Adoption laws, which are similar from state to state, create more hoops for the birth parent to jump through than you can shake a stick at. These hoops are created when a consent to adoption  occurs; had the birth mother only entered a guardianship agreement, her constitutional right to reclaim and raise her child might be supported–although this is not always the case, either. So few birth parents have adequate legal representation that it seems silly for me to preach that they ought to be given good representation. How many attorneys for the birth parents have their fees paid by the prospective adoptive parents? How many are appointed by the courts? How many advise such parents to keep the baby for a week, breast feed him, have a go at parenting, and after it’s clear that they cannot parent the child, then to consider another placement for the child? Not many, I’ll wager. And I think this is the case with non-relative and relative adoptions, both. I have heard of it happening just as frequently when relatives offer to care for a baby or child, which is why sexually active people who are not ready to grow up and become parents ought to either quit having sex or ought to use reliable birth control: guardianship and adoption are terrible methods of birth control.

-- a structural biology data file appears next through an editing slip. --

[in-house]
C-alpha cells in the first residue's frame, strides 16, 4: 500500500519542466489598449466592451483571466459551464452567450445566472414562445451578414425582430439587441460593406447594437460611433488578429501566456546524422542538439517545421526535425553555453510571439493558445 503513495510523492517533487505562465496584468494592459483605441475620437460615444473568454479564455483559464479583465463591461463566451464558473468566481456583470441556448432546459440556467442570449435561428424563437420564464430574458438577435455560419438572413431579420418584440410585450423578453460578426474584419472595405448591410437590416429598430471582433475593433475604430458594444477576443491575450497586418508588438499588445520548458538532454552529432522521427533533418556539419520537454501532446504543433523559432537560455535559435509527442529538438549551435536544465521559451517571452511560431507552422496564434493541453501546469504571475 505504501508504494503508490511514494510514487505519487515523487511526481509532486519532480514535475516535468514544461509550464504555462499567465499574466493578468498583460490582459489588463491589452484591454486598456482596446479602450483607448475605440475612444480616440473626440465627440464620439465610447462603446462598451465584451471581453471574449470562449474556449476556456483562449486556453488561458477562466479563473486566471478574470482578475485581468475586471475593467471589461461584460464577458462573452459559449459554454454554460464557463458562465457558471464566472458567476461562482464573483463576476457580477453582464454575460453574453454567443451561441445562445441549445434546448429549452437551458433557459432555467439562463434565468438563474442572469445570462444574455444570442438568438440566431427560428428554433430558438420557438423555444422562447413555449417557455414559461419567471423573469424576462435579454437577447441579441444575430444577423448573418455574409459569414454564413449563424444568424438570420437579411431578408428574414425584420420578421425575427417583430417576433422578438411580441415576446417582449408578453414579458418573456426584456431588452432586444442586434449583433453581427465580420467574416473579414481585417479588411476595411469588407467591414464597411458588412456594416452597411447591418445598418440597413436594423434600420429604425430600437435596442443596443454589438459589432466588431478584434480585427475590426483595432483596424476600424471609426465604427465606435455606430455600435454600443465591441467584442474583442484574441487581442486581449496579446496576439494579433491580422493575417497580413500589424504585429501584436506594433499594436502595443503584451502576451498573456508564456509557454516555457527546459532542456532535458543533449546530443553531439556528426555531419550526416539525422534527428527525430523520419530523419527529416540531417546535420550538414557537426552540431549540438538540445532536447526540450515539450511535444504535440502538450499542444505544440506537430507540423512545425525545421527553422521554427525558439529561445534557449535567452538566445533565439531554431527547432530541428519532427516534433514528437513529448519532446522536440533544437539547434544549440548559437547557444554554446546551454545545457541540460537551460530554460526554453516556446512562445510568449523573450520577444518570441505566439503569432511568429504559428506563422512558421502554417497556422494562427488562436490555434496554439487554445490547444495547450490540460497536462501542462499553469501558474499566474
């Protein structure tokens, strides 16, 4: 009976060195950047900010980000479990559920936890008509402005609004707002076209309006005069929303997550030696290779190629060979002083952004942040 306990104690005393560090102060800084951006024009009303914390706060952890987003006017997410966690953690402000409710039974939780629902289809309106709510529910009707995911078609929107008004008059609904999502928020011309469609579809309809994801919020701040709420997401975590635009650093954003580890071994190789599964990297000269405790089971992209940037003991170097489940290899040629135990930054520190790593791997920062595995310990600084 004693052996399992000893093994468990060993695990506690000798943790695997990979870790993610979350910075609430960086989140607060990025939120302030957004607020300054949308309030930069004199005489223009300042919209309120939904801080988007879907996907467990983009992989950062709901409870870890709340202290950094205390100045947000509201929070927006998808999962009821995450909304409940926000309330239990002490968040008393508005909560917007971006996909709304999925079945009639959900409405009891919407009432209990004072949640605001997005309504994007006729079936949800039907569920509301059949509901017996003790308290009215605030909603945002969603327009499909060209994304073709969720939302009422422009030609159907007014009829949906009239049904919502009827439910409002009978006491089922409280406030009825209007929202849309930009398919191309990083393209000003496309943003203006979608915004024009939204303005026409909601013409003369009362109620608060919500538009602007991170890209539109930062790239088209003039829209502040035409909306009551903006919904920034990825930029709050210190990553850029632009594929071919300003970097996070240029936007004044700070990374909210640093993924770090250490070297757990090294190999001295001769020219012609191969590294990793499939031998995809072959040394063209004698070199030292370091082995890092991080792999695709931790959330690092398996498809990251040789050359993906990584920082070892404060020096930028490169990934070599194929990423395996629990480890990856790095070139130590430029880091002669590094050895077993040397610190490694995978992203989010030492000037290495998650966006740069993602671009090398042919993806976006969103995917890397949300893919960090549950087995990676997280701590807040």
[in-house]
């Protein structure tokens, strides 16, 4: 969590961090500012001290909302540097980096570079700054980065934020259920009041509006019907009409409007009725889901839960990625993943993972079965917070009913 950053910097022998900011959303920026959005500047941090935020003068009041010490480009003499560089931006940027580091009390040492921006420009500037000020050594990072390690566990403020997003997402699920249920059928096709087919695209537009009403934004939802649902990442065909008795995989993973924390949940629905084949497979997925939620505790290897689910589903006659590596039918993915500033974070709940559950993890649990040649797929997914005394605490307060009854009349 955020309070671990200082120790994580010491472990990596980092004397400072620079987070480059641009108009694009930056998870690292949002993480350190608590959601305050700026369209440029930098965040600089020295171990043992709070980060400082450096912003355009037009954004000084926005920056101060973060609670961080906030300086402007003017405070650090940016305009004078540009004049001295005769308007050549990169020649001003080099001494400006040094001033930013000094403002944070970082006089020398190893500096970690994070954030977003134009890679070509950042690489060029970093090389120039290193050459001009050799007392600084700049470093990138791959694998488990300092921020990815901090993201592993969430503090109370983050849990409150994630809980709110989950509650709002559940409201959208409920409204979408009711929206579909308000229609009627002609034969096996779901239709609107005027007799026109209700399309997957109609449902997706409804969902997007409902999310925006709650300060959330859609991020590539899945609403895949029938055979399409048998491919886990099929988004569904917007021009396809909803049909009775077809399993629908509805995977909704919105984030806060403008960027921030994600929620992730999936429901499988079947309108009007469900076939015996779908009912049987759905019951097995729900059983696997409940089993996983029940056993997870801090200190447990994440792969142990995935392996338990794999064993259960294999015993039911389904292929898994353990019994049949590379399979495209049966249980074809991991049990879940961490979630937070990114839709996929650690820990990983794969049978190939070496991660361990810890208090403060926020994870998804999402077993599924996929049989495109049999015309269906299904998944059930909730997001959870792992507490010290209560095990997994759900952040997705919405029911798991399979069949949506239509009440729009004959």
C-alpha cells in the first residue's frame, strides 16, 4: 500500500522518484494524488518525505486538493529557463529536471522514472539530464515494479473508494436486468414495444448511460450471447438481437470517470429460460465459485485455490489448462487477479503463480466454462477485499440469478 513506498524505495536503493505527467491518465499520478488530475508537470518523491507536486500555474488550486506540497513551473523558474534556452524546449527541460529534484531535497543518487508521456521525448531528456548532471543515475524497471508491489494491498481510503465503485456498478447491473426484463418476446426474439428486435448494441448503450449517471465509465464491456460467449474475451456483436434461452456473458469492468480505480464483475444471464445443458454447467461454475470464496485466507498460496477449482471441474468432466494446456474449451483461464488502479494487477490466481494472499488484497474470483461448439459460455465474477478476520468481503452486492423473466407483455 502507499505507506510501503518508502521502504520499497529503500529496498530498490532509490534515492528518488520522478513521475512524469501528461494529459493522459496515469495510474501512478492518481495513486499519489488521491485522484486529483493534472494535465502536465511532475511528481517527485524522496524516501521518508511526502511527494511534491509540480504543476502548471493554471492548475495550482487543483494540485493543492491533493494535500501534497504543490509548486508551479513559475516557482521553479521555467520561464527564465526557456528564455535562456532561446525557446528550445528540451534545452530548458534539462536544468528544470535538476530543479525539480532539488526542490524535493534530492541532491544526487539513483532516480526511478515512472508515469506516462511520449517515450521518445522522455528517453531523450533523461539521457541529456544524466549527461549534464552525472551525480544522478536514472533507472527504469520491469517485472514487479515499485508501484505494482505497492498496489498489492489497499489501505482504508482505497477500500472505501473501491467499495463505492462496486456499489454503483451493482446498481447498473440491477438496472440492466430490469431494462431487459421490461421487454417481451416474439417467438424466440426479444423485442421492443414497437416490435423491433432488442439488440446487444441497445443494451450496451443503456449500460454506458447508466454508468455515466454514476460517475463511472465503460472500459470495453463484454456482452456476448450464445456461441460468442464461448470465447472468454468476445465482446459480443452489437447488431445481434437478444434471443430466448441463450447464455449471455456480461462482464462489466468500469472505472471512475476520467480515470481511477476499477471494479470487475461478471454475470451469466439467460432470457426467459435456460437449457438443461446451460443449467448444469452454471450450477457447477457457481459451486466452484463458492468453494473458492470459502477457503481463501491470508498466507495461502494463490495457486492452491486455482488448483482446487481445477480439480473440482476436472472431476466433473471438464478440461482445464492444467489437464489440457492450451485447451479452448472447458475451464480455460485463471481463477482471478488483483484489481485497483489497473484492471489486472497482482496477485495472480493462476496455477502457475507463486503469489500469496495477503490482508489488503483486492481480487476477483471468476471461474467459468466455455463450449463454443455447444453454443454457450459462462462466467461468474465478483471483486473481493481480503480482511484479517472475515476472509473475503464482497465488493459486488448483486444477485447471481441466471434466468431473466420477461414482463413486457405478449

A Case in Point

In one example of relative adoption, Mary, a young mother, has given her newborn baby to Aunt Flo to raise while Mary finds a job and a place to live. Aunt Flo, the savvy childless auntie, insists on a guardianship agreement, and Mary reluctantly agrees. Mary visits her baby several times a week, juggling school, work, and visits. By the time the baby is five months old, Aunt Flo wants to keep the baby, and Mary has graduated and wants her baby back. Mary has a job and an apartment, but she earns minimum wage and all her resources have gone into her apartment and all the trappings of motherhood that she’ll need to care for her baby.

When Aunt Flo and Mary go to court to fight over this baby, Aunt Flo will take Uncle Ed, and the judge will see a mature, married, moneyed couple standing before him, as compared with young, single, uneducated Mary, working for minimum wage. The law will specify a set of tests that Mary must pass before she, the baby’s own mother, will be deemed by the court to be “in the best interests of the child.” Since Mary visited three or four times a week, she passed the visitation clauses of the best interests and non-abandonment sections of the law. But what Mary didn’t know was that the law also specifies that she must have provided substantial support to the baby. “Substantial” is not spelled out in dollar amounts, so one has to go to case law to determine what U.S. courts have agreed is substantial enough to prove this mother loved her baby. Suffice to say that what Mary did for her baby-buy an Easter dress, some new shoes, a bag of diapers maybe-is not “substantial.”